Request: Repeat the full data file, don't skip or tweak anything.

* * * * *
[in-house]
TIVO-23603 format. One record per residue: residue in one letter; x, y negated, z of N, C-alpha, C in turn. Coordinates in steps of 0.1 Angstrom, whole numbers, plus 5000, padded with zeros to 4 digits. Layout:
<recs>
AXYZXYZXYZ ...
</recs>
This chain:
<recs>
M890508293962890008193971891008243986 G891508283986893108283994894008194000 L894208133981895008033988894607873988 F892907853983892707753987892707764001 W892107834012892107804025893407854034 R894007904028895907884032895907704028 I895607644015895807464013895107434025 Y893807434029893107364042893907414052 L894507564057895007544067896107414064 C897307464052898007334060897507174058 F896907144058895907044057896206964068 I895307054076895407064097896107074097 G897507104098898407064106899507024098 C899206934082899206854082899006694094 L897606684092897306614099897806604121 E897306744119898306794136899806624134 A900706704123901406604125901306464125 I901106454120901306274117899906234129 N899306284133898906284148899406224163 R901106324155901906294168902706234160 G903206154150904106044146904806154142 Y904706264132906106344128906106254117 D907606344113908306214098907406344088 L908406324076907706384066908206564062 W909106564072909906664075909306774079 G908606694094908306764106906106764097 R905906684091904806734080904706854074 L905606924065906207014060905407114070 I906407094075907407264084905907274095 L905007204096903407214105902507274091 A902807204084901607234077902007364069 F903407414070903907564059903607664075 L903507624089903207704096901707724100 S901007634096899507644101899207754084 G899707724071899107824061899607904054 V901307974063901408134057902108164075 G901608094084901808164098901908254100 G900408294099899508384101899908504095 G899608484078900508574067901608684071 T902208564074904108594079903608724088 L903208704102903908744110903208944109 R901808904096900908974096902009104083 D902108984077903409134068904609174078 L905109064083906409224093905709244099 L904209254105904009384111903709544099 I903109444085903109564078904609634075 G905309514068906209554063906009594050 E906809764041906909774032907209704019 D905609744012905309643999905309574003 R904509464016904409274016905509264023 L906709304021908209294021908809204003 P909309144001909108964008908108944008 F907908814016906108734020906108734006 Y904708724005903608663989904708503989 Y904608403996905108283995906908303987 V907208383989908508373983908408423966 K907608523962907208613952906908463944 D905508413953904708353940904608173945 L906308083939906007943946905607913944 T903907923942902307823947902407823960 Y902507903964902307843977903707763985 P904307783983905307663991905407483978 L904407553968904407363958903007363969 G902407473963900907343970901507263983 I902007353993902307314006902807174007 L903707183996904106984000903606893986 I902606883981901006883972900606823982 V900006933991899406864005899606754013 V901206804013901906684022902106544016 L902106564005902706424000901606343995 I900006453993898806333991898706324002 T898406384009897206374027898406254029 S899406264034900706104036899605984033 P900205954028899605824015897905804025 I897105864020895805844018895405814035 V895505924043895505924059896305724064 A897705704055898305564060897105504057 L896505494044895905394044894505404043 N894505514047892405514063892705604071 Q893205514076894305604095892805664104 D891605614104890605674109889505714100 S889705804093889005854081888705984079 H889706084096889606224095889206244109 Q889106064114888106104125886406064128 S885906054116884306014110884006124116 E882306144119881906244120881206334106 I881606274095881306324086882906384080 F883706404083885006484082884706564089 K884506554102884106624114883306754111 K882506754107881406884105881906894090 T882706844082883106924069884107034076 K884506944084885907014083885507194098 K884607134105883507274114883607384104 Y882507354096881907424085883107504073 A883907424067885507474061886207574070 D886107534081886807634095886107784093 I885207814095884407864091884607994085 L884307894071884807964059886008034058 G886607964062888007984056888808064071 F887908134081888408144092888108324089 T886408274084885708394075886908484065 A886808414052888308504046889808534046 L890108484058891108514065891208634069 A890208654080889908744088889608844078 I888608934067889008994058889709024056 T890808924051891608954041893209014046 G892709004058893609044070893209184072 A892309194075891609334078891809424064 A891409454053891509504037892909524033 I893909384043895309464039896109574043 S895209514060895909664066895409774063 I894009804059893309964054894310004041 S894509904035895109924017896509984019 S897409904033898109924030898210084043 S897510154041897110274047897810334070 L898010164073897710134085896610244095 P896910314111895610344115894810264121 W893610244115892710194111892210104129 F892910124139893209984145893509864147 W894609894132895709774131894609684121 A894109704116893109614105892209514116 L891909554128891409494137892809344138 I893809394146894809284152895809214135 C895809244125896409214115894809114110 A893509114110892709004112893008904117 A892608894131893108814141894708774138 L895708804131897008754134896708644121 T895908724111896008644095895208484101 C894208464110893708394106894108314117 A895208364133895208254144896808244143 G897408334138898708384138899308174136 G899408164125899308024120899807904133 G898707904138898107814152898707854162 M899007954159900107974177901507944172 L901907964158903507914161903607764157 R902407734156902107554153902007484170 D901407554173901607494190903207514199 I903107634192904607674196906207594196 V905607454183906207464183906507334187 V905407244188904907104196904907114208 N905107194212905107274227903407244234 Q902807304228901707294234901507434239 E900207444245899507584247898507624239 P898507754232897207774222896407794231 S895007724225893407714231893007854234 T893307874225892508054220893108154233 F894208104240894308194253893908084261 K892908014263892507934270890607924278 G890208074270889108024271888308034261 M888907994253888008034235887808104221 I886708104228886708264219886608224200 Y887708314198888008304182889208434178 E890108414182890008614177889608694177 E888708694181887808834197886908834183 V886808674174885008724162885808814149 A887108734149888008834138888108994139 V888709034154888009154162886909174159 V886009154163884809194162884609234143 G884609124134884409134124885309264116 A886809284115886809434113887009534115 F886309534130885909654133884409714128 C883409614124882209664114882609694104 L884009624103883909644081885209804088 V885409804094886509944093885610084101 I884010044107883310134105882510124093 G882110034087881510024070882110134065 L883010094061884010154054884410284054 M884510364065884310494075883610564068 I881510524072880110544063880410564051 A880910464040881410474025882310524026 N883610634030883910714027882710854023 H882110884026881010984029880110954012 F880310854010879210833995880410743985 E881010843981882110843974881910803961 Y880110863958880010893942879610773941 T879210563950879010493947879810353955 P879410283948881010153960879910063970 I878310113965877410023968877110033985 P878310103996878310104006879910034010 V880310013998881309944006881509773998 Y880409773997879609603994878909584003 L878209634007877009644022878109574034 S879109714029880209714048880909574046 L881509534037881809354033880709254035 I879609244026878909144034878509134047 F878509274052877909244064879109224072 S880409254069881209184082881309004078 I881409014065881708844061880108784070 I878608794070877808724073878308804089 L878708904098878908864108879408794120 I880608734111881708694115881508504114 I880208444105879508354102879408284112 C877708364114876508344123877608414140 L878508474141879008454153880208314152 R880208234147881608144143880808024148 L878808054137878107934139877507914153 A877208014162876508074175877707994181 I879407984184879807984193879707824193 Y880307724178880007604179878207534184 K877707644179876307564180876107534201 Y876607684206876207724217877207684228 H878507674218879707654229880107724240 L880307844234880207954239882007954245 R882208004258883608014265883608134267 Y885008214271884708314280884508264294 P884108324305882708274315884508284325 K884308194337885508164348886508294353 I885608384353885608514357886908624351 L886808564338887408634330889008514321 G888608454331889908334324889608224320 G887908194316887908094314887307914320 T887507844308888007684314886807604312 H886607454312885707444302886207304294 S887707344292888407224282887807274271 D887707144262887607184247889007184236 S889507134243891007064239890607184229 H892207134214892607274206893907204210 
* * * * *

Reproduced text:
[in-house]
TIVO-23603 format. One record per residue: residue in one letter; x, y negated, z of N, C-alpha, C in turn. Coordinates in steps of 0.1 Angstrom, whole numbers, plus 5000, padded with zeros to 4 digits. Layout:
<recs>
AXYZXYZXYZ ...
</recs>
This chain:
<recs>
M890508293962890008193971891008243986 G891508283986893108283994894008194000 L894208133981895008033988894607873988 F892907853983892707753987892707764001 W892107834012892107804025893407854034 R894007904028895907884032895907704028 I895607644015895807464013895107434025 Y893807434029893107364042893907414052 L894507564057895007544067896107414064 C897307464052898007334060897507174058 F896907144058895907044057896206964068 I895307054076895407064097896107074097 G897507104098898407064106899507024098 C899206934082899206854082899006694094 L897606684092897306614099897806604121 E897306744119898306794136899806624134 A900706704123901406604125901306464125 I901106454120901306274117899906234129 N899306284133898906284148899406224163 R901106324155901906294168902706234160 G903206154150904106044146904806154142 Y904706264132906106344128906106254117 D907606344113908306214098907406344088 L908406324076907706384066908206564062 W909106564072909906664075909306774079 G908606694094908306764106906106764097 R905906684091904806734080904706854074 L905606924065906207014060905407114070 I906407094075907407264084905907274095 L905007204096903407214105902507274091 A902807204084901607234077902007364069 F903407414070903907564059903607664075 L903507624089903207704096901707724100 S901007634096899507644101899207754084 G899707724071899107824061899607904054 V901307974063901408134057902108164075 G901608094084901808164098901908254100 G900408294099899508384101899908504095 G899608484078900508574067901608684071 T902208564074904108594079903608724088 L903208704102903908744110903208944109 R901808904096900908974096902009104083 D902108984077903409134068904609174078 L905109064083906409224093905709244099 L904209254105904009384111903709544099 I903109444085903109564078904609634075 G905309514068906209554063906009594050 E906809764041906909774032907209704019 D905609744012905309643999905309574003 R904509464016904409274016905509264023 L906709304021908209294021908809204003 P909309144001909108964008908108944008 F907908814016906108734020906108734006 Y904708724005903608663989904708503989 Y904608403996905108283995906908303987 V907208383989908508373983908408423966 K907608523962907208613952906908463944 D905508413953904708353940904608173945 L906308083939906007943946905607913944 T903907923942902307823947902407823960 Y902507903964902307843977903707763985 P904307783983905307663991905407483978 L904407553968904407363958903007363969 G902407473963900907343970901507263983 I902007353993902307314006902807174007 L903707183996904106984000903606893986 I902606883981901006883972900606823982 V900006933991899406864005899606754013 V901206804013901906684022902106544016 L902106564005902706424000901606343995 I900006453993898806333991898706324002 T898406384009897206374027898406254029 S899406264034900706104036899605984033 P900205954028899605824015897905804025 I897105864020895805844018895405814035 V895505924043895505924059896305724064 A897705704055898305564060897105504057 L896505494044895905394044894505404043 N894505514047892405514063892705604071 Q893205514076894305604095892805664104 D891605614104890605674109889505714100 S889705804093889005854081888705984079 H889706084096889606224095889206244109 Q889106064114888106104125886406064128 S885906054116884306014110884006124116 E882306144119881906244120881206334106 I881606274095881306324086882906384080 F883706404083885006484082884706564089 K884506554102884106624114883306754111 K882506754107881406884105881906894090 T882706844082883106924069884107034076 K884506944084885907014083885507194098 K884607134105883507274114883607384104 Y882507354096881907424085883107504073 A883907424067885507474061886207574070 D886107534081886807634095886107784093 I885207814095884407864091884607994085 L884307894071884807964059886008034058 G886607964062888007984056888808064071 F887908134081888408144092888108324089 T886408274084885708394075886908484065 A886808414052888308504046889808534046 L890108484058891108514065891208634069 A890208654080889908744088889608844078 I888608934067889008994058889709024056 T890808924051891608954041893209014046 G892709004058893609044070893209184072 A892309194075891609334078891809424064 A891409454053891509504037892909524033 I893909384043895309464039896109574043 S895209514060895909664066895409774063 I894009804059893309964054894310004041 S894509904035895109924017896509984019 S897409904033898109924030898210084043 S897510154041897110274047897810334070 L898010164073897710134085896610244095 P896910314111895610344115894810264121 W893610244115892710194111892210104129 F892910124139893209984145893509864147 W894609894132895709774131894609684121 A894109704116893109614105892209514116 L891909554128891409494137892809344138 I893809394146894809284152895809214135 C895809244125896409214115894809114110 A893509114110892709004112893008904117 A892608894131893108814141894708774138 L895708804131897008754134896708644121 T895908724111896008644095895208484101 C894208464110893708394106894108314117 A895208364133895208254144896808244143 G897408334138898708384138899308174136 G899408164125899308024120899807904133 G898707904138898107814152898707854162 M899007954159900107974177901507944172 L901907964158903507914161903607764157 R902407734156902107554153902007484170 D901407554173901607494190903207514199 I903107634192904607674196906207594196 V905607454183906207464183906507334187 V905407244188904907104196904907114208 N905107194212905107274227903407244234 Q902807304228901707294234901507434239 E900207444245899507584247898507624239 P898507754232897207774222896407794231 S895007724225893407714231893007854234 T893307874225892508054220893108154233 F894208104240894308194253893908084261 K892908014263892507934270890607924278 G890208074270889108024271888308034261 M888907994253888008034235887808104221 I886708104228886708264219886608224200 Y887708314198888008304182889208434178 E890108414182890008614177889608694177 E888708694181887808834197886908834183 V886808674174885008724162885808814149 A887108734149888008834138888108994139 V888709034154888009154162886909174159 V886009154163884809194162884609234143 G884609124134884409134124885309264116 A886809284115886809434113887009534115 F886309534130885909654133884409714128 C883409614124882209664114882609694104 L884009624103883909644081885209804088 V885409804094886509944093885610084101 I884010044107883310134105882510124093 G882110034087881510024070882110134065 L883010094061884010154054884410284054 M884510364065884310494075883610564068 I881510524072880110544063880410564051 A880910464040881410474025882310524026 N883610634030883910714027882710854023 H882110884026881010984029880110954012 F880310854010879210833995880410743985 E881010843981882110843974881910803961 Y880110863958880010893942879610773941 T879210563950879010493947879810353955 P879410283948881010153960879910063970 I878310113965877410023968877110033985 P878310103996878310104006879910034010 V880310013998881309944006881509773998 Y880409773997879609603994878909584003 L878209634007877009644022878109574034 S879109714029880209714048880909574046 L881509534037881809354033880709254035 I879609244026878909144034878509134047 F878509274052877909244064879109224072 S880409254069881209184082881309004078 I881409014065881708844061880108784070 I878608794070877808724073878308804089 L878708904098878908864108879408794120 I880608734111881708694115881508504114 I880208444105879508354102879408284112 C877708364114876508344123877608414140 L878508474141879008454153880208314152 R880208234147881608144143880808024148 L878808054137878107934139877507914153 A877208014162876508074175877707994181 I879407984184879807984193879707824193 Y880307724178880007604179878207534184 K877707644179876307564180876107534201 Y876607684206876207724217877207684228 H878507674218879707654229880107724240 L880307844234880207954239882007954245 R882208004258883608014265883608134267 Y885008214271884708314280884508264294 P884108324305882708274315884508284325 K884308194337885508164348886508294353 I885608384353885608514357886908624351 L886808564338887408634330889008514321 G888608454331889908334324889608224320 G887908194316887908094314887307914320 T887507844308888007684314886807604312 H886607454312885707444302886207304294 S887707344292888407224282887807274271 D887707144262887607184247889007184236 S889507134243891007064239890607184229 H892207134214892607274206893907204210 